How To Make Chocolate

It’s easy to forget that chocolate is a fruit. It’s born on a tree and undergoes several steps that transform the bitter, astringent seed into the rich, flavorful bars that we know.

Let’s take a little time to ponder the botanical story of chocolate and retrace the journey from its tropical origin. The cacao tree (officially, Theobroma cacao; theobroma translates as “food of the gods”), was classified in 1753 by Swedish scientist Carl Linnaeus. The most recent genetic research points to the upper Amazon rainforests of South America—near present-day Bolivia, Ecuador, and Peru—as its origin. It grows only within a narrow latitudinal band, between 20˚N and 20˚S of the equator. From its origins in South and Central America, cacao cultivation now spans the circumference of the globe within its tropical range. West African countries, namely Ghana and the Ivory Coast, currently provide about 70 percent of the world’s cocoa supply.

The cacao tree is fairly small, commercially bred to grow roughly 9 to 16 feet high. Like grape vines, cacao must often reach six to seven years maturity before producing a full yield of fruit. Its fruit, the cacao pod, develops from flowers that blossom directly from the trunk and thicker branches of the tree, reaching maturity in five to six months (thus sometimes allowing for two harvests per year). Each individual bean is comprised of an outer shell, the germ, and the nib. Conveniently, one pod’s worth of beans produces a 100-gram bar of chocolate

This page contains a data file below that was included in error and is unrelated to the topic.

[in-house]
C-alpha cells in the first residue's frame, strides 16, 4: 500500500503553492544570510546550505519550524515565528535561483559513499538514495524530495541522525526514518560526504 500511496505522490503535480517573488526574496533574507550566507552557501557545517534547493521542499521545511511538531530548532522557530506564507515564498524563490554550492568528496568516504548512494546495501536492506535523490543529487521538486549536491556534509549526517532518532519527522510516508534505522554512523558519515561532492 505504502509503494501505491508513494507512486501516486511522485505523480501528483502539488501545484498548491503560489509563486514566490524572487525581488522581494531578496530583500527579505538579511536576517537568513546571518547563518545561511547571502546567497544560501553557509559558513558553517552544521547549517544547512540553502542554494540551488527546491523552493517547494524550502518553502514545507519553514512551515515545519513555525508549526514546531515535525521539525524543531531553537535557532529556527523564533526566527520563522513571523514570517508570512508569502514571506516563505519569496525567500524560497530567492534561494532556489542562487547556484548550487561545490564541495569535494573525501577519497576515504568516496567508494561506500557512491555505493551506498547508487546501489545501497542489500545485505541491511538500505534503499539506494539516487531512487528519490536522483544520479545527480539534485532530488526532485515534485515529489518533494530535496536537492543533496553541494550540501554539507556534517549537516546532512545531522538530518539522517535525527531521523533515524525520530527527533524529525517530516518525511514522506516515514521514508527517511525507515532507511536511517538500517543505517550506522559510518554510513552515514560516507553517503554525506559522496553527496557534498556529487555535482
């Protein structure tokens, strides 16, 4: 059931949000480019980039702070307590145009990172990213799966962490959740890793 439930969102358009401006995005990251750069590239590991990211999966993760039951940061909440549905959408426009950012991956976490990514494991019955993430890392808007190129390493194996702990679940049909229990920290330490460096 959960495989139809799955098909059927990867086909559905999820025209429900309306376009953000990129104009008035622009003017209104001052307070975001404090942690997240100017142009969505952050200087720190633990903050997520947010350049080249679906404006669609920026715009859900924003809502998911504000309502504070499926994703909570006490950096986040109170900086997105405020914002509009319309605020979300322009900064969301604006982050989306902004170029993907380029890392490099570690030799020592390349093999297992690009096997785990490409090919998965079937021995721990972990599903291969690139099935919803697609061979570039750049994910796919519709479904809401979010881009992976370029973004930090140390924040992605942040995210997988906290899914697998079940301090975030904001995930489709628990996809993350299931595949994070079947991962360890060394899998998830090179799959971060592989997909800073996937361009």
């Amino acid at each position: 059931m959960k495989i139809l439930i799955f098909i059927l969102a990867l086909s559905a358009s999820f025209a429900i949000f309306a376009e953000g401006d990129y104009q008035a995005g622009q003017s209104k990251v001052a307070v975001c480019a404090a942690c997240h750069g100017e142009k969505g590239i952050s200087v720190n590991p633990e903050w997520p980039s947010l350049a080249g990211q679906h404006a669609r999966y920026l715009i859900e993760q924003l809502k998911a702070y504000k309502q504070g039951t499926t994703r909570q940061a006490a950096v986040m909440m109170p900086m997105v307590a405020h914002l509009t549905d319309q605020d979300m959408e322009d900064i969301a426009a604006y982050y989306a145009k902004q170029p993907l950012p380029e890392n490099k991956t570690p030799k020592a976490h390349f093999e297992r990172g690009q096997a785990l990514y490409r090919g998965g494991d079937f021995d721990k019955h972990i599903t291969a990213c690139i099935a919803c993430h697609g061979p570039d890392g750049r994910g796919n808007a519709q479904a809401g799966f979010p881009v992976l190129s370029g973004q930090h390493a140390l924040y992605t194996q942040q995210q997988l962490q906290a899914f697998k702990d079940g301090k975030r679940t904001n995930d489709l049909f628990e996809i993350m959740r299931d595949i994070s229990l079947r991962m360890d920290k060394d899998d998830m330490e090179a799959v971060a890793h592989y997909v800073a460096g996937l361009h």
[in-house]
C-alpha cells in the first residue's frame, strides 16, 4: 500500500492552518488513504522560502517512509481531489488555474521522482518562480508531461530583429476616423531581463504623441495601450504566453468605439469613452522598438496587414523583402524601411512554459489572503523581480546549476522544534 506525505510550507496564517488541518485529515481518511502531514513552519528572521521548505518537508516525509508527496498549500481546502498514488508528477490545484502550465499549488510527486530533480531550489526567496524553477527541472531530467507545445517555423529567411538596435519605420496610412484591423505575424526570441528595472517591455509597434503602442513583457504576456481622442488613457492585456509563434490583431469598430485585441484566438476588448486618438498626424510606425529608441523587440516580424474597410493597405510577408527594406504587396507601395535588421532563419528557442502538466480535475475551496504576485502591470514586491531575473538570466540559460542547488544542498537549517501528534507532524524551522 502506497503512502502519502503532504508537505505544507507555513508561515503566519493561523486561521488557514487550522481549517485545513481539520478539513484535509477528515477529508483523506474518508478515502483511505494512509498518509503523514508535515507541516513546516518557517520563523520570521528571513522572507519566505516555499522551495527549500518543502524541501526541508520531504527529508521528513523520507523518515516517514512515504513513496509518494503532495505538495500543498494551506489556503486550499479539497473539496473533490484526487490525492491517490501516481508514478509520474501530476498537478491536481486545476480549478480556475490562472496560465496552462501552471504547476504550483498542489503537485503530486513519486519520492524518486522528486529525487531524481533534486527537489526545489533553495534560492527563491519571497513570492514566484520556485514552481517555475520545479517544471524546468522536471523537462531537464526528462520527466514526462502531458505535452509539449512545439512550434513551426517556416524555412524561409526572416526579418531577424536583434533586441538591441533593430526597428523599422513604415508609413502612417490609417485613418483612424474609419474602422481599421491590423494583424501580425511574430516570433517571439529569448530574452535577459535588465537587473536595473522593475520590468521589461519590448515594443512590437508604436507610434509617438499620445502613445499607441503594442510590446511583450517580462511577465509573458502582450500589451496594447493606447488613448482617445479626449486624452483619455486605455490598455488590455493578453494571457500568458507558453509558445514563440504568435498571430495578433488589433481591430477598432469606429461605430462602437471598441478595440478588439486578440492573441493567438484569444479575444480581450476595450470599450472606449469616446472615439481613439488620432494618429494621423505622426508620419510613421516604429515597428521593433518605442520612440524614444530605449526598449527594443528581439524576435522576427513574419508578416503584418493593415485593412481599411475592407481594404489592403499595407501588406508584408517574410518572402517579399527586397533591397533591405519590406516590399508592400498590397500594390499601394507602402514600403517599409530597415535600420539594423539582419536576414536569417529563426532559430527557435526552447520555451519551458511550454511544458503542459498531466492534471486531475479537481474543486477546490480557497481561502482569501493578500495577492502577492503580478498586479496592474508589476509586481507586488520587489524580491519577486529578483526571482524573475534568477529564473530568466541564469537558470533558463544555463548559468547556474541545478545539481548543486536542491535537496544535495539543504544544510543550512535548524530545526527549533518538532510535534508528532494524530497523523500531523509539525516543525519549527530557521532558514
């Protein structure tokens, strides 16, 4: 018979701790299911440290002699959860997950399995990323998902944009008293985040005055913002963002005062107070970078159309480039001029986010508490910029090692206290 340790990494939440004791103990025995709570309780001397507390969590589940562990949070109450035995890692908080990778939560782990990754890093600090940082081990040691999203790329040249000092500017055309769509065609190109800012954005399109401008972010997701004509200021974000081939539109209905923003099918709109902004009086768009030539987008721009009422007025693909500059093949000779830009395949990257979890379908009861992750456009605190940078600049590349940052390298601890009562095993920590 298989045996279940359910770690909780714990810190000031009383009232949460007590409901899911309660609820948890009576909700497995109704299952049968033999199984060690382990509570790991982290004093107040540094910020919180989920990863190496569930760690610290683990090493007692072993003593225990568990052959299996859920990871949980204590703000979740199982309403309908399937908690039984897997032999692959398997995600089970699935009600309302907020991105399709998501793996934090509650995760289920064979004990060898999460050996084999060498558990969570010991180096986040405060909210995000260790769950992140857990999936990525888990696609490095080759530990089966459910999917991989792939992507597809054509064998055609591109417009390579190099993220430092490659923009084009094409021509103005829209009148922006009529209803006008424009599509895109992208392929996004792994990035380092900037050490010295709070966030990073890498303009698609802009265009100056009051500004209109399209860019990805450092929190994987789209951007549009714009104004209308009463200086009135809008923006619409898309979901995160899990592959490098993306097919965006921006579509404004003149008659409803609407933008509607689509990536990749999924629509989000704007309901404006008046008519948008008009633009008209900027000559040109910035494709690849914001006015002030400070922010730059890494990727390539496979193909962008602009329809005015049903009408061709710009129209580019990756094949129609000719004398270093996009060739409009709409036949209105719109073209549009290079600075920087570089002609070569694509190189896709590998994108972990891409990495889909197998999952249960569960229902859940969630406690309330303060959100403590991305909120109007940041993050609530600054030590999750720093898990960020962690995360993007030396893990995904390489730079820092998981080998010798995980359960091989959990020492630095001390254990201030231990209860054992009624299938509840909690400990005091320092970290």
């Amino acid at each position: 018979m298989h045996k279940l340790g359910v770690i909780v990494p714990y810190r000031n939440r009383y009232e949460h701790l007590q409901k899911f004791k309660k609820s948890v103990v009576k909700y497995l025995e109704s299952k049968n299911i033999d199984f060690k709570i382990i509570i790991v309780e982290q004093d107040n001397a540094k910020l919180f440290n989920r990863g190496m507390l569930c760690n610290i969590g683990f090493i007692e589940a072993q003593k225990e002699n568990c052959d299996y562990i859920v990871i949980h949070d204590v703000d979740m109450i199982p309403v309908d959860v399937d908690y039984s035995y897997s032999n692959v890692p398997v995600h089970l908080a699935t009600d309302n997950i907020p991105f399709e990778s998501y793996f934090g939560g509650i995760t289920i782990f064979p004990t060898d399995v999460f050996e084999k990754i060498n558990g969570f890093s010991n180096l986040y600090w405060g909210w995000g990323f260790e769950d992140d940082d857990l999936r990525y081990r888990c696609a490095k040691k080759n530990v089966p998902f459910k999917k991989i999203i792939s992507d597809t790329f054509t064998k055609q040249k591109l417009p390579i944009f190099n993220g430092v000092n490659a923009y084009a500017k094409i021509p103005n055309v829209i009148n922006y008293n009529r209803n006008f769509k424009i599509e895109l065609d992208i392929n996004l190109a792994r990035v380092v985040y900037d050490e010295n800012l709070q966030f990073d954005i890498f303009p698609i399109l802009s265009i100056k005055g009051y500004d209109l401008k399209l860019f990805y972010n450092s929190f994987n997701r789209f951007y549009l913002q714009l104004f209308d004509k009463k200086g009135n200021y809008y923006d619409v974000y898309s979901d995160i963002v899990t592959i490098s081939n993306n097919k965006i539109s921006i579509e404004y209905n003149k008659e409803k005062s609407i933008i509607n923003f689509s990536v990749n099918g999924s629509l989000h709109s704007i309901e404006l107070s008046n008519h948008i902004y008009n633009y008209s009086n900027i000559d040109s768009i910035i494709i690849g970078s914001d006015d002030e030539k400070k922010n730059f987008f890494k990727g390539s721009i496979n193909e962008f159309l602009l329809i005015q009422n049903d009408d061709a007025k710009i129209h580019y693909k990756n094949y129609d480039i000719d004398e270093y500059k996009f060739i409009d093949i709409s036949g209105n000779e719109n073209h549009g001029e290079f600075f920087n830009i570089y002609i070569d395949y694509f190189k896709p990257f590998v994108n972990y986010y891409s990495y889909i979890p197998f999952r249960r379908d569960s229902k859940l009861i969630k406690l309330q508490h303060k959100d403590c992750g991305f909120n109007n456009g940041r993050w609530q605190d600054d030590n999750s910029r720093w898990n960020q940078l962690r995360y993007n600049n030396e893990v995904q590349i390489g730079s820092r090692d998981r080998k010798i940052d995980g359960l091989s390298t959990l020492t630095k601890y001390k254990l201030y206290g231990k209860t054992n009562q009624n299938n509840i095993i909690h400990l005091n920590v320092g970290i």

Cultivated cacao beans have traditionally been classified as one of four varieties—the Criollo, Forastero, Trinitario (a hybrid of the previous two), and, more recently, the Nacional. The Forastero dominates world production, accounting for nearly 95 percent of the cacao grown (often referred to as “bulk” cocoa, as opposed to “fine” or “flavor” cocoa, which are generally represented by the Criollo and Trinitario types). New research, however, suggests that with the amount of cross-pollination, hybridization, mutation, and recombination that occurs in cacao fields, it’s rare and increasingly difficult to find any pure forms.

Recent efforts, such as the Heirloom Cacao Preservation initiative, seek to identify and preserve the genetic legacy of prized beans (which they correlate with specific flavors) all over the world. In the last decade scientists have expanded the long-standing simplistic chocolate taxonomy to ten or more genetic clusters, including Amelonado, Contamana, Curaray, Purús, Nanay, Iquitos, Marañon, Guiana, and Beniano. Additionally, there exist dozens of cultivar subspecies and hybrids, which include the previously mentioned Trinitario, the highly prized Porcelana (a variety of Criollo whose beans are white), and “industrial” bred varieties with names like CCN51, developed for higher yields and resistance to disease.

My current hope is to unlearn everything I thought I knew and really try to understand how to tailor my process to the inherent qualities that lie within a specific bean. While we can make some broad objective measurements on what makes a chocolate “good,” I also like the idea that when it comes to origin and varietal, there is no good/bad chocolate, just different chocolate. I like certain profiles (like the fruity banana flavors typical in Peruvian cacao), but I don’t have a favorite.

Among varieties and origins, even the basic composition of the beans may differ. For example, Ecuadorian beans often contain less fat, or cocoa butter, than those grown in the Dominican Republic. Depending on whom you ask, some chocolate-makers will tell you that genetics and terroir account for as much as half of chocolate’s flavor, though there remain several processing steps and opportunities to alter or destroy those inherent characteristics.

How To Make Chocolate

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